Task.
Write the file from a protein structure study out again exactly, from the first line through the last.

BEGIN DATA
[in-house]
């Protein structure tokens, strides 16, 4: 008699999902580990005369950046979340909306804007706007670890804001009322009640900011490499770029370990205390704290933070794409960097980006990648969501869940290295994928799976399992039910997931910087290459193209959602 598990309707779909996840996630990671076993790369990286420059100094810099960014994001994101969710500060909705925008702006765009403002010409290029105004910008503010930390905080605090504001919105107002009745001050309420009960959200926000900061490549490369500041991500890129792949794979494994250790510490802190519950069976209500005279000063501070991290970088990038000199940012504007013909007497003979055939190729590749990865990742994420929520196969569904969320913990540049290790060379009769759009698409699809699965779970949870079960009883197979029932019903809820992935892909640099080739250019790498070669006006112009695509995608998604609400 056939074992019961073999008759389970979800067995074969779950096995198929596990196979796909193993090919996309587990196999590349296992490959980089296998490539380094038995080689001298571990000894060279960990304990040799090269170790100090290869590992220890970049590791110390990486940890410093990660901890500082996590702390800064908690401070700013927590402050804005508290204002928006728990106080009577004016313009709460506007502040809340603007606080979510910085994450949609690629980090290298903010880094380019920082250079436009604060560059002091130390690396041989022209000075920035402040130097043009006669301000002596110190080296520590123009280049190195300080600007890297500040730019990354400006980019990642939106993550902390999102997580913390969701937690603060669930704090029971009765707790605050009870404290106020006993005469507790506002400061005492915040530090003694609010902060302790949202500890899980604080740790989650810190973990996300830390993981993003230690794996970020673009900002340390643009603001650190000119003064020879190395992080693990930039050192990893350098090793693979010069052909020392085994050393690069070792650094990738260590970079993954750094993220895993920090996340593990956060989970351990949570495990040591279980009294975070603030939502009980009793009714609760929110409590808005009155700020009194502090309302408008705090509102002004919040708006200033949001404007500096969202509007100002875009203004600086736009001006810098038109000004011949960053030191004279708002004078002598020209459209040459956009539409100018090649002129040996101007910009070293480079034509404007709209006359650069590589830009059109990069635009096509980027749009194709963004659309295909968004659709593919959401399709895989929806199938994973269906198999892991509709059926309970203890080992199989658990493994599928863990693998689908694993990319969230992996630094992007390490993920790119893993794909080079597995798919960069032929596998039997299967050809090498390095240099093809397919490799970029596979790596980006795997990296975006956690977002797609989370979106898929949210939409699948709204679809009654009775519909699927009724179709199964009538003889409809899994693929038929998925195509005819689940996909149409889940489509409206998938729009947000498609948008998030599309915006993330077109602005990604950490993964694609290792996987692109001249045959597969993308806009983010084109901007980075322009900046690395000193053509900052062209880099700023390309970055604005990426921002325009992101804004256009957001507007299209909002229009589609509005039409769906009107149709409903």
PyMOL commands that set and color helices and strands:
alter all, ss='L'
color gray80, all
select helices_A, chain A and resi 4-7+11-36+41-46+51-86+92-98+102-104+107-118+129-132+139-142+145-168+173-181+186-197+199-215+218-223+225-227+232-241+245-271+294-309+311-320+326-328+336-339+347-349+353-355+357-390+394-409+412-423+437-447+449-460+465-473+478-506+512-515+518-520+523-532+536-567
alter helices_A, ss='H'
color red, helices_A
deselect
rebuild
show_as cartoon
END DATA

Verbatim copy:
[in-house]
């Protein structure tokens, strides 16, 4: 008699999902580990005369950046979340909306804007706007670890804001009322009640900011490499770029370990205390704290933070794409960097980006990648969501869940290295994928799976399992039910997931910087290459193209959602 598990309707779909996840996630990671076993790369990286420059100094810099960014994001994101969710500060909705925008702006765009403002010409290029105004910008503010930390905080605090504001919105107002009745001050309420009960959200926000900061490549490369500041991500890129792949794979494994250790510490802190519950069976209500005279000063501070991290970088990038000199940012504007013909007497003979055939190729590749990865990742994420929520196969569904969320913990540049290790060379009769759009698409699809699965779970949870079960009883197979029932019903809820992935892909640099080739250019790498070669006006112009695509995608998604609400 056939074992019961073999008759389970979800067995074969779950096995198929596990196979796909193993090919996309587990196999590349296992490959980089296998490539380094038995080689001298571990000894060279960990304990040799090269170790100090290869590992220890970049590791110390990486940890410093990660901890500082996590702390800064908690401070700013927590402050804005508290204002928006728990106080009577004016313009709460506007502040809340603007606080979510910085994450949609690629980090290298903010880094380019920082250079436009604060560059002091130390690396041989022209000075920035402040130097043009006669301000002596110190080296520590123009280049190195300080600007890297500040730019990354400006980019990642939106993550902390999102997580913390969701937690603060669930704090029971009765707790605050009870404290106020006993005469507790506002400061005492915040530090003694609010902060302790949202500890899980604080740790989650810190973990996300830390993981993003230690794996970020673009900002340390643009603001650190000119003064020879190395992080693990930039050192990893350098090793693979010069052909020392085994050393690069070792650094990738260590970079993954750094993220895993920090996340593990956060989970351990949570495990040591279980009294975070603030939502009980009793009714609760929110409590808005009155700020009194502090309302408008705090509102002004919040708006200033949001404007500096969202509007100002875009203004600086736009001006810098038109000004011949960053030191004279708002004078002598020209459209040459956009539409100018090649002129040996101007910009070293480079034509404007709209006359650069590589830009059109990069635009096509980027749009194709963004659309295909968004659709593919959401399709895989929806199938994973269906198999892991509709059926309970203890080992199989658990493994599928863990693998689908694993990319969230992996630094992007390490993920790119893993794909080079597995798919960069032929596998039997299967050809090498390095240099093809397919490799970029596979790596980006795997990296975006956690977002797609989370979106898929949210939409699948709204679809009654009775519909699927009724179709199964009538003889409809899994693929038929998925195509005819689940996909149409889940489509409206998938729009947000498609948008998030599309915006993330077109602005990604950490993964694609290792996987692109001249045959597969993308806009983010084109901007980075322009900046690395000193053509900052062209880099700023390309970055604005990426921002325009992101804004256009957001507007299209909002229009589609509005039409769906009107149709409903």
PyMOL commands that set and color helices and strands:
alter all, ss='L'
color gray80, all
select helices_A, chain A and resi 4-7+11-36+41-46+51-86+92-98+102-104+107-118+129-132+139-142+145-168+173-181+186-197+199-215+218-223+225-227+232-241+245-271+294-309+311-320+326-328+336-339+347-349+353-355+357-390+394-409+412-423+437-447+449-460+465-473+478-506+512-515+518-520+523-532+536-567
alter helices_A, ss='H'
color red, helices_A
deselect
rebuild
show_as cartoon